Whether you’re an audiophile working from home and need to drown out the sounds of your family or neighbors or you’re on your commute and want to zone out to your favorite tunes or podcasts, the right headphones can make all the difference, no matter if you go with in-ear, on-ear or even wireless.
Of course, you have to go with noise-cancelling. After all, what’s the point of buying a new pair of headphones if you’re just going to be able to hear your surrounding environment around you with them on anyway? No one wants to listen to their favorite music that way.
But picking the right pair of noise-cancelling headphones isn’t easy. How do you know which pair to trust? How much do you spend?
Here are the best noise-canceling headphones to make your shopping a little bit easier.
Related: Top 5 Workout Headphones Under $50
Best Over-Ear and On-Ear Noise-Canceling Headphones
If you find that you can never keep track of your earbuds and you really like the look and feel of over-ear and on-ear headphones with cushy ear cups and adjustable headsets, try some of these options on for size.
These Bluetooth-enabled, noise-cancelling Sony wireless headphones came out in 2020 to a lot of hype — and it’s hype that they live up to, according to reviewers. The lightweight headphones provide an unprecedented level of sound quality, plus they come with a whopping 30-hour battery life.
Jeremy Bongiorno is the owner and operator of Studio Frequencies — which specializes in finding the best equipment for home music studios — shared with us, “I recommend checking out the Sony WH-1000XM4 as your first set of noise-cancelling headphones. They are the newest version of widely popular XM3 headphones and have a longer-lasting battery plus a better overall sound quality to them than most headphones in their price range.”
Yes, the price is a bit much at around $350, but you pay for quality.
Bose is the premier name in noise-cancelling headphones and really audio of any kind. When it comes to the Bose 700 over-ear headphones, you’ll find a price point similar to that of the Sony WH-1000XM4 headphones if you buy them on sale, but closer to $400 on Amazon or at your big-box tech store.
These headphones feature active noise cancellation (see more on that below), and you can actually adjust the level of noise cancellation that the headphones provide. This allows you to dim your external noise if you want, so you can still hear anything important going on around you, but it also allows you to block out everything and anything conversely.
The lightweight headphones feature a few touch controls and buttons that are easy to use and travel well. The battery life is 20 hours.
For well-built headphones with equally great noise-cancelling capabilities, the Shure AONIC 50 headphones deliver. Reviewers say they even cancel more noise than the Bose variant above.
At $300, they fall in line with most other high-end noise-cancelling headphones, and the Bluetooth-enabled headphones will allow you to even connect to two devices at the same time. There’s a built-in mic, which makes working from home that much more convenient; say goodbye to interrupted Zoom meetings!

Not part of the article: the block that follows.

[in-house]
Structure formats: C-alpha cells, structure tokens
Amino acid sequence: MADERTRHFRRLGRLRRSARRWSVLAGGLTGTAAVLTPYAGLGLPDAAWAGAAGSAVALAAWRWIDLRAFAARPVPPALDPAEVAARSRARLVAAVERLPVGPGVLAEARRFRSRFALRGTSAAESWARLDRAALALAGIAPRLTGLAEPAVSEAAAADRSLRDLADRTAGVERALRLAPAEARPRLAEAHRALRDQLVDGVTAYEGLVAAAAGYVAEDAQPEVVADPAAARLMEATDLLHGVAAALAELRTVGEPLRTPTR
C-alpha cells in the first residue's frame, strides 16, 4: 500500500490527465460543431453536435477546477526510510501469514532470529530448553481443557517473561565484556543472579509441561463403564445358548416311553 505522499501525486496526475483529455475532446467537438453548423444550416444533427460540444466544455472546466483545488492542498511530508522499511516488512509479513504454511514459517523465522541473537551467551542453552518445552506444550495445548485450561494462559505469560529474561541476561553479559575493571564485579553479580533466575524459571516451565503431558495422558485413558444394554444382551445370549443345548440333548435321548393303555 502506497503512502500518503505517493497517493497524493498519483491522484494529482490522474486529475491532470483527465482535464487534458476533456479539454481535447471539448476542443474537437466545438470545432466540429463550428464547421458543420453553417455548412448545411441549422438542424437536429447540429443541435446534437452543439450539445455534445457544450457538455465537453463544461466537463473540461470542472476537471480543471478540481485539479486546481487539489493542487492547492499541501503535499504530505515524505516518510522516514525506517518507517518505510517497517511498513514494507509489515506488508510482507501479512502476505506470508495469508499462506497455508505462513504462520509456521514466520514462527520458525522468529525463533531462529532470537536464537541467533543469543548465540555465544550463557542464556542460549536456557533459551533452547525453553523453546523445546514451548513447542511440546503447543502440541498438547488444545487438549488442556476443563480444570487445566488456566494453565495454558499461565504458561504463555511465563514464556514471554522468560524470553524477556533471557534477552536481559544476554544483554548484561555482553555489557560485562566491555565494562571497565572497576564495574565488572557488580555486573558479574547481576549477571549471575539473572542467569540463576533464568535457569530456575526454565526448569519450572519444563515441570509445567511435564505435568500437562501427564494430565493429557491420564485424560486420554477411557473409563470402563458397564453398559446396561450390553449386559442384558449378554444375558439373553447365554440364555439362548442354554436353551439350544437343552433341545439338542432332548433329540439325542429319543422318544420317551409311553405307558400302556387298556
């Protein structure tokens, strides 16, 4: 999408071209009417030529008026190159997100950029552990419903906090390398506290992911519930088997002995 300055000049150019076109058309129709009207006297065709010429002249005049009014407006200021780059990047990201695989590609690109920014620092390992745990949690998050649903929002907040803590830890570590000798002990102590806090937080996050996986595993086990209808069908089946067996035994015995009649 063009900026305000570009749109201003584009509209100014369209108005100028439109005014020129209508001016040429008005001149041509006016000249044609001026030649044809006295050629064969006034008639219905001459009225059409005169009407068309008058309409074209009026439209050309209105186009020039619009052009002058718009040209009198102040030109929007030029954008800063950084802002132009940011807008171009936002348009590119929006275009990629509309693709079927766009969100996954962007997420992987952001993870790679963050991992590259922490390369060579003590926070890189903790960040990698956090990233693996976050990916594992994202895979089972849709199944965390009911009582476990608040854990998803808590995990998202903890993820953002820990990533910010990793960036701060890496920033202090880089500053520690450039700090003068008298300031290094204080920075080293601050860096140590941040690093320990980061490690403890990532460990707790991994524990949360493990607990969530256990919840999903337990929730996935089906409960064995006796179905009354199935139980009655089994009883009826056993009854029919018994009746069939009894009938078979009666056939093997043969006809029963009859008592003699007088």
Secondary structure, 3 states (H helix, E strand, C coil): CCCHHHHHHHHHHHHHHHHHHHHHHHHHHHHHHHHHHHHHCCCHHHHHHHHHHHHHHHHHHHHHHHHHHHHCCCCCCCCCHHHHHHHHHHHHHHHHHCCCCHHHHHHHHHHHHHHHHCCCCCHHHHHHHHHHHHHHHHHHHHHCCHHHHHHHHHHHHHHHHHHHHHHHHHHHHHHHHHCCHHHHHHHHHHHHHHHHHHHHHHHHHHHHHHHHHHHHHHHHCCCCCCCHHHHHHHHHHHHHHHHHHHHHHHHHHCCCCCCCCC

These lightweight Bose headphones with a 20-hour-plus battery life come in at around $300 as well and are both extra comfortable and extra tech-savvy. That’s because these headphones are outfitted with Google Assistant, allowing you to ask the assistant for anything you might need while you are on the go or at your desk, just as you might talk to Amazon’s Alexa. If you find that you use Alexa multiple times a day, these are the noise-cancelling headphones for you.
You may not be familiar with the Jabra brand, but you should be. These noise-cancelling, lightweight and stylish headphones boast a 35-hour battery life, and you can get them for as low as $200 on Amazon if you manage to snag the right deal. This means that they easily compete with Bose and Sony headphones, especially for those shoppers who want a more affordable option.
If you’re a huge Apple fan, you’re going to want to get yourself a set of these over-ear headphones. After all, for the most part, Apple users have really been relegated to earbuds only, so the Apple AirPods Max is a big deal. Additionally, suppose you find yourself frustrated with the short battery life of the Apple AirPods earbuds. In that case, you’ll appreciate that the Apple AirPods Max headphones will last for 20 hours without a charge.
The one thing that’s hard to love about these headphones, though? The price. At around $550, they’re almost the most expensive headphones on this list and nearly the cost of your iPhone.
On the other side of the spectrum, though, you have the Plantronics BackBeat Pro 2 headphones. These budget-friendly headphones go for a mere $150 when they’re on sale (which is often), and you get an excellent level of quality for that price. While not wholly noise-cancelling, they do block a lot of street noise, and they’re pretty comfortable too.
The Beats brand deserves a spot on this list. At $300, the Beats Solo Pro headphones are right up there with some of the other high-end headphones on this list, with noise-cancelling capabilities, 22-hour battery life and Bluetooth connectivity. With a luxurious build quality and sound, there’s a reason this long-standing brand can boast the longevity that it does.
Sure, Montblanc may be better known for the brand’s pens, but just wait until you hear these high-quality noise-cancelling headphones. The superior noise-cancellation capabilities are just the start, though — these headphones look pretty snazzy, too, with their gold trim and black leather padding.
Unfortunately, the Montblanc headphones take the top spot on this list when it comes to price. At nearly $600, you’re paying for a high level of luxury.
Best In-Ear Noise Cancelling Headphones
But what if you hate big, bulky headphones that require you to mess up your hair in order to listen to some of your favorite tunes? Can’t you get the same level of sound quality with earbuds? Well, yes and no. It all depends on the in-ear noise-cancelling headphones you choose. Here are some of the best.